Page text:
Danielle Bistacchi
Danielle Bistacchi

The ultimate goal is to make companies accountable for their role in helping to tackle urgent global environmental and social issues.

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It has been one of the biggest reporting headaches for companies in recent years – where, how and what to report for their sustainability disclosures. The confusion has grown year on year as companies wrestle with the alphabet soup of sustainability acronyms and try to not only meet regulatory standards, but to also be industry-leading reporters. So, it comes as no surprise that there has been a huge appetite to create a framework for non-financial reporting that is standardised and useful to decision making.

Some good news (finally!) has emerged to help give companies some clarity around the future of the sustainability reporting landscape – the Sustainability Accounting Standards Board (SASB) and the International Integrated Reporting Council (IIRC) are to merge into one organisation by mid-2021, to form a new Value Reporting Foundation, which will offer investors and companies a comprehensive corporate reporting framework to drive global sustainability performance. As the FT phrased the announcement, “The ESG ‘alphabet soup’ sheds a few letters”.

More consolidation on the horizon

It is becoming increasingly clear that the future of ESG reporting is set to become more stringent and it is being driven by the current investor thirst for a huge improvement in the quality of sustainability-related disclosures, to help truly understand the future financial long-term risks and opportunities.

Key to this is the standardisation of sustainability reporting. The first step on this journey came when the SASB announced a formal plan to work with the Climate Disclosure Project (CDP), the Climate Disclosure Standards Board (CDSB) and the Global Reporting Initiative (GRI) on a unified disclosure regime, and there are also rumours that the CDSB has already started talking about integrating with the Value Reporting Foundation.

Creating a standardised approach to reporting is also endorsed by the Financial Reporting Council (FRC)which has previously declared its support for the development of a global standard to ensure consistency and comparability of reporting over the longer term. See more on this in our recent blog about the future of reporting.

In the interim, the FRC recommends companies should voluntarily report against the Task Force on Climate-related Financial Disclosures (TCFD) recommended disclosures supported by the SASB metrics for their sector, following the UK Chancellor’s announcement that the UK will become the first country in the world to make the TCFD aligned disclosures fully mandatory for UK-listed and large private companies by 2022.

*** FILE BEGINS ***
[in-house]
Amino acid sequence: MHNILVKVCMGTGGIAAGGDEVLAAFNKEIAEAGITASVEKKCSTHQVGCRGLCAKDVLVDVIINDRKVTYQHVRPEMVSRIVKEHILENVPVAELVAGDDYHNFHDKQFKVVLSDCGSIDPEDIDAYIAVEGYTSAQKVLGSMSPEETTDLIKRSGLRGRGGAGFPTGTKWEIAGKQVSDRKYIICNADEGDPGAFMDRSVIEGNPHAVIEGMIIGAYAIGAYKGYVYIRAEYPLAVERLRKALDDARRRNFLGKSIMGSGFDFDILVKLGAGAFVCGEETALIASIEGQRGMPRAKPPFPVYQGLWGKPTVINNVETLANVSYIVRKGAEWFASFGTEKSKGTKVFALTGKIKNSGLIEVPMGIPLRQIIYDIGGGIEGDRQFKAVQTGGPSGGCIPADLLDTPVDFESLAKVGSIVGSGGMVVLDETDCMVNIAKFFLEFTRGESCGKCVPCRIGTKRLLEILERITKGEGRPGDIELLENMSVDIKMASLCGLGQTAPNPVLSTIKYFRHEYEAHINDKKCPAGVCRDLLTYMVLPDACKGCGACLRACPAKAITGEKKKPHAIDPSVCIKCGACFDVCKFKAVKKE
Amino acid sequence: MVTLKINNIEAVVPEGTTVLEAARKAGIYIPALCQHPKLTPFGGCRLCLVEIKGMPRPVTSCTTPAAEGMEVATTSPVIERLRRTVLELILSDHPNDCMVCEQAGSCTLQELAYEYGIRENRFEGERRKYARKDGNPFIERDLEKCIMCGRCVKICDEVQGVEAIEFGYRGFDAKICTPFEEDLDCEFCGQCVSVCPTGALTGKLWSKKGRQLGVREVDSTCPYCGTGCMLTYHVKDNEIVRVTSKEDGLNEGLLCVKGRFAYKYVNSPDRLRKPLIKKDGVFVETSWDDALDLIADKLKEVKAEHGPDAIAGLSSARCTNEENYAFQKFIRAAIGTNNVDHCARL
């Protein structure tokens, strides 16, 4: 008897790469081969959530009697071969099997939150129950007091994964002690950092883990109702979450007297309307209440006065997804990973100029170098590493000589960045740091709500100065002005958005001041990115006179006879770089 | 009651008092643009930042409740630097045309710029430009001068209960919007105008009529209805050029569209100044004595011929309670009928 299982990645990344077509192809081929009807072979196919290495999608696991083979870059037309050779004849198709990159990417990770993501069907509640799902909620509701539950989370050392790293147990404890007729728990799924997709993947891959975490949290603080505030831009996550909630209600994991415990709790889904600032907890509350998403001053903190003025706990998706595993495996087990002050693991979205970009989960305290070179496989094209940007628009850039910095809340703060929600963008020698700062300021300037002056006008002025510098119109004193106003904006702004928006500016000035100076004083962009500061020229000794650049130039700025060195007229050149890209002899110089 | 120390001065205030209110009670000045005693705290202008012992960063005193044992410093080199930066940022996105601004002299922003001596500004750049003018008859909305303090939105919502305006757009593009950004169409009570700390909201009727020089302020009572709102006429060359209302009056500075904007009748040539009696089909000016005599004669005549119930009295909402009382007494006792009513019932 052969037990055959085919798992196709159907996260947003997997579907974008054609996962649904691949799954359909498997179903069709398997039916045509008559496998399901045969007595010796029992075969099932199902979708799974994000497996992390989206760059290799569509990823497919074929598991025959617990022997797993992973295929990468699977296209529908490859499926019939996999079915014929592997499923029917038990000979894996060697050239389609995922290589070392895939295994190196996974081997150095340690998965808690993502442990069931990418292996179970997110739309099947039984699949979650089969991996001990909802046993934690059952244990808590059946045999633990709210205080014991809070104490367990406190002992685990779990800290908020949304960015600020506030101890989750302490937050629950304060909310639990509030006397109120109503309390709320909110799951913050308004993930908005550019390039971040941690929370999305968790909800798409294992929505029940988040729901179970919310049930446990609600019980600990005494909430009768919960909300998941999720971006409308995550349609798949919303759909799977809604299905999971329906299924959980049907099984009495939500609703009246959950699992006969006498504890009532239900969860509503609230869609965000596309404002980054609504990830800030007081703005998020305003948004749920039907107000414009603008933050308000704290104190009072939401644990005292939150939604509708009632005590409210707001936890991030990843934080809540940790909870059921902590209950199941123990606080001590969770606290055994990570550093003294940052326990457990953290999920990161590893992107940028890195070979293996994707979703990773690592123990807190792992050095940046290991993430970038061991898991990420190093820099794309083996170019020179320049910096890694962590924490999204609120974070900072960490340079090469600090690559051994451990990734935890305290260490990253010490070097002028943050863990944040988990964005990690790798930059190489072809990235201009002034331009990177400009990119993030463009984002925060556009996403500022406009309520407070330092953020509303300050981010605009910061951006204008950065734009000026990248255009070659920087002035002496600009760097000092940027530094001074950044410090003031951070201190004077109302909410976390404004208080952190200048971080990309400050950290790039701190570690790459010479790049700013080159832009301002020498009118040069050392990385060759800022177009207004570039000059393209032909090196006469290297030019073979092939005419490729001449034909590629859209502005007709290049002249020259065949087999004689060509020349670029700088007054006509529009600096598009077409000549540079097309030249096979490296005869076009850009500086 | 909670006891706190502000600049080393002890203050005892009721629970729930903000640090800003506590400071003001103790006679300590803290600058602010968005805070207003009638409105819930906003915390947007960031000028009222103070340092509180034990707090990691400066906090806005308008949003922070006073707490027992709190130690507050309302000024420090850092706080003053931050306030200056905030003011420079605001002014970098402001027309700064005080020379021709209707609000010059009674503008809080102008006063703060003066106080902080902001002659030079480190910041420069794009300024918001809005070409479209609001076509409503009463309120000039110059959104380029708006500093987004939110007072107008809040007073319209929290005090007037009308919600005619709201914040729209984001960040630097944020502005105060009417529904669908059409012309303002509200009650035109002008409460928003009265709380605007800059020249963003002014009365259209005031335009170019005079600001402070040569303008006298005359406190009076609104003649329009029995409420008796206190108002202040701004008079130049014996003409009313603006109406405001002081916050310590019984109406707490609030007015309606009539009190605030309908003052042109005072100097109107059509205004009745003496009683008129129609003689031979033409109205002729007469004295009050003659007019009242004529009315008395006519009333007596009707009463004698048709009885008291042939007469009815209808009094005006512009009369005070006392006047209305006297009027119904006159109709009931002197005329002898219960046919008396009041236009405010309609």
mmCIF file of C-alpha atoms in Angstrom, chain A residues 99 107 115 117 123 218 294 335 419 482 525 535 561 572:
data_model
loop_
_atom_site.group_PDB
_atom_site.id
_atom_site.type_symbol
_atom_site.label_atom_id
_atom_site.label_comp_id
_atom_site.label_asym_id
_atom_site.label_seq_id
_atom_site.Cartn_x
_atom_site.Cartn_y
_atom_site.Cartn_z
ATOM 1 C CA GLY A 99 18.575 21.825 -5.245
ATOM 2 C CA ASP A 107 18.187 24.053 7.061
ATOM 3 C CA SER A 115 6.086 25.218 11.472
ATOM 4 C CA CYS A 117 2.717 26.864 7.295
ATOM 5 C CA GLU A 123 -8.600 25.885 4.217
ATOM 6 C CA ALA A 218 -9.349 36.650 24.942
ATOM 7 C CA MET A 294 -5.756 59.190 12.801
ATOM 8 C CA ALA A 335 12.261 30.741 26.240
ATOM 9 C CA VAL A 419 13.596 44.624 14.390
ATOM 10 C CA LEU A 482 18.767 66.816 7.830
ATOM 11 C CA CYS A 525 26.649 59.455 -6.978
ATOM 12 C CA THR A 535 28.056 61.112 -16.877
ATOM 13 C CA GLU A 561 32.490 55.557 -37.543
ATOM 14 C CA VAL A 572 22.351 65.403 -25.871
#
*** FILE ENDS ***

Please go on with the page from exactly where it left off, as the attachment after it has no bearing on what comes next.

“This should be music to the ears of investors that have grown weary of the bickering in the ESG world. And even if these groups don’t all continue playing nice, it seems inevitable — especially with the powerful International Financial Reporting Standards (IFRS) Foundation getting involved — that unified disclosure standards are closer than ever,” Billy Nauman, FT.

The importance of simplicity and materiality

It might seem obvious, but with less ambiguity, the easier it is for companies to understand what decision-useful disclosures to report, ones that are meaningful to their stakeholders. Here are three other reasons why a more simplified approach to reporting will improve the quality of sustainability reporting:

  1. This merger is an important step towards businesses and investors communicating together with more clarity about the issues that matter most to financial performance.
  2. It is hoped that clearer guidelines will focus reporting as a means to changing behaviours by promoting stronger corporate governance and decisive investment decision making.
  3. It will encourage a broader concept of value to be adopted within the markets rather than solely financial return. This, in turn, will ensure sustainability disclosure receives the same level of rigor as financial accounting.

In summary, shareholders and other stakeholders need trustworthy information upon which to evaluate business performance against this broader concept of how businesses create value, and they can only reward value creation if they can meaningfully identify it. This is why the development of a globally recognised reporting system is so crucial.

Key to the success of the introduction of a single reporting framework is companies understanding what their material issues are too; this will allow them to understand what elements of the system are most applicable and report the information that will be most decision useful for their stakeholders. This makes the evaluation of a materiality assessment more important than ever for companies looking to improve their disclosures in advance of potentially stricter regulations coming into force.

The ultimate goal is to make companies accountable for their role in helping to tackle urgent global environmental and social issues. By getting better information flowing, we can recouple economic and social progress, restore trust in market economies and build a better tomorrow.

Helping you unravel the acronyms

Unsure of where to start, or need support raising the standards of your sustainability reporting suite? At Design Portfolio, we have the in-house expertise to help you navigate the complexities of sustainability reporting and understand the opportunities of better ESG communications.

To find out how to integrate decision‑useful climate disclosures into your reporting framework, and prepare for the future regulations on climate reporting, get in touch at: